Derailed Train of Thought
No doubt the train of thought of every
passenger aboard that train was derailed.
When one character becomes so sidetracked by one train of thought that he completely forgets about the original topic.
Characters prone to this include the Cloud Cuckoo Lander
and The Ditz
. The Only Sane Man
(who is often subject to this) can respond with a facepalm, some form of internal monologue expressing his disbelief, or an attempt to remind the invoker of this trope what they were talking about in the first place. Occasionally, the subject material brought up in the Derailed Train of Thought
can result in the recipient receiving Too Much Information
. Responses may include the Spit Take
, and for added humor, the invoker of the Derailed Train of Thought
may remain unaware of the reaction he/she has caused.
Sometimes, the invoker of this trope may not be a Cloud Cuckoo Lander
, but is extremely embarrassed and, as such, wants to turn the subject to something different. Or it could be a Cloud Cuckoo Lander
who also happens to be extremely embarrassed.
Compare also with Non Sequitur
, in which it is heavily implied that the character should
be discussing one thing, but one of them goes completely against those expectations. In this trope, it is made clear by an initial statement what the conversation is about, and then one character turns the topic to something completely different. Observe:
In Non Sequitur
(taken from their page):
What we need is some way to stay in contact over long distances. Some sort of communication or "telephonic" device which is "mobile"... Of course! That's it! We'll train messenger pigeons!
In Derailed Train of Thought
Alice: We'll need something to stay in contact over long distances. I think a cell phone should work, how about you?
Bob: That would work. Say, have you ever thought about how a cell phone and a cell could be related? Maybe the cells in our body have little cell phones implanted in their DNA. Speaking about DNA, have you...
Notice that in the second example, Alice specifically stated that they were going to talk about cell phones,
whereas in the first, it was merely implied.
Related to Wiki Walk
and Seinfeldian Conversation
, in which the conversation is pointless but not necessarily unrelated.
Anime and Manga
- Azumanga Daioh: Osaka, Cloud Cuckoo Lander extraordinaire, does this at least once, with a discussion on japanese characters that starts with hemorrhoids and goes on to the proper way to write kanji, and then to sea life.
- In the Bleach anime, Orihime manages to produce the epic Leekspin meme in an Epic Tangent resulting from a crash-in with Ichigo in their school hallway. He asks if she's okay, this results from her embarrassment of bumping into him.
- In Fullmetal Alchemist, Ed would rather recite the periodic table than talk about his potential love for Winry.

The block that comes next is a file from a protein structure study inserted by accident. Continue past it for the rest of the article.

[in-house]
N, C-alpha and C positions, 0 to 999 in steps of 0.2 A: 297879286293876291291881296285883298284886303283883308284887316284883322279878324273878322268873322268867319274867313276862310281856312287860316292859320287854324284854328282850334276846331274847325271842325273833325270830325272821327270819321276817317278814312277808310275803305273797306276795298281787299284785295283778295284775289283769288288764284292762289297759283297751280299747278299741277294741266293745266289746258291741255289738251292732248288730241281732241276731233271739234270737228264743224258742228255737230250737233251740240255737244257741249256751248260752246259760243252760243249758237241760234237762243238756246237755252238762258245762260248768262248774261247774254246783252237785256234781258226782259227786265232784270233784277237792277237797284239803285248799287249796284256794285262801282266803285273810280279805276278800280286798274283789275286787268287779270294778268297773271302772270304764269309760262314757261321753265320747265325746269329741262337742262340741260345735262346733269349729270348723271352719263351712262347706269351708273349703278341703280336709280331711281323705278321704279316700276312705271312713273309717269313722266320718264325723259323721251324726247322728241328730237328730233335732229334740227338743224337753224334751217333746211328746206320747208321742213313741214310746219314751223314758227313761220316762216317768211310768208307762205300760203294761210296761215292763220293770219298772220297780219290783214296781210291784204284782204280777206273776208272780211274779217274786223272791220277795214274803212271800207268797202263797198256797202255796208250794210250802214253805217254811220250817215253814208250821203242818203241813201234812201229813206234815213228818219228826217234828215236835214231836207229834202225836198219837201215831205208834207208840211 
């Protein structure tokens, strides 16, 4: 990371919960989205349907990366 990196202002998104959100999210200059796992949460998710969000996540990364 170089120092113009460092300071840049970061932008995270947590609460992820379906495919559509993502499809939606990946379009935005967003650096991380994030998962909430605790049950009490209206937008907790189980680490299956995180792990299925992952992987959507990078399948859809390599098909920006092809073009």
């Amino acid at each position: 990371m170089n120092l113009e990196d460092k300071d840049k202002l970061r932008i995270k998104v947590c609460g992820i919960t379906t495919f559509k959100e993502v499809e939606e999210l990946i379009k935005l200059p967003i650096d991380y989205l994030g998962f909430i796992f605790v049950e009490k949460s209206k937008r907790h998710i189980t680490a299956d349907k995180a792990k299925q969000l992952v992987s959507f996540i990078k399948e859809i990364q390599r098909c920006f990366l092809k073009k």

- Everyone who tries to talk to Isaac and Miria. Everyone.
Live Action TV
- In Calvin and Hobbes, Calvin often goes off into these. Watterson, apparently, based Calvin's tangents off of his own wife.
- In Seinfeld, George's boss, Mr. Steinbrener, always gets sidetracked by one thing or another when George tries to talk to him.
- The Doctor, on Doctor Who.
This is my timey-wimey detector. It goes ding when there's stuff. Also, it can boil an egg at thirty paces... whether you want it to or not, actually, so I've learned to stay away from hens. It's not pretty when they blow.
- The Swedish comedy show Hipp Hipp had Melodikrysset, a musical crossword aired on radio, wherein the host would play a song and then explain whet you were supposed to write. After playing In the summertime the explanation is as follows.
:That was In the summertime by Mumbo Jerry and it's about the summer, in the summer people like having ice-cream. Personally I'm fond of 88:an. 88:an has crushed nuts in it so therefore Pungspark
goes on vertical no. 13.
- The Newsroom features this regularly, most notably when a meeting where a discussion regarding the possibility of American troops having committed a war crime segues into a long discussion about whether Santa Claus has eight or nine reindeer.
- The Monty Python's Flying Circus episode "Erizabeth L" has a police inspector (from the Film Fraud Division) who's apparently incapable of arresting a dangerous criminal who's impersonating famous directors without digressing into a lengthy biography of the director in question.
- Sophia did this practically every time she told a Sicily story on The Golden Girls. She'd get off on a tangent, then say "But I digress."
- According to the man himself, author Peter David is so prone to doing this that he called his column in Comics Buyer's Guide "But I Digress..." as a lampshading of it.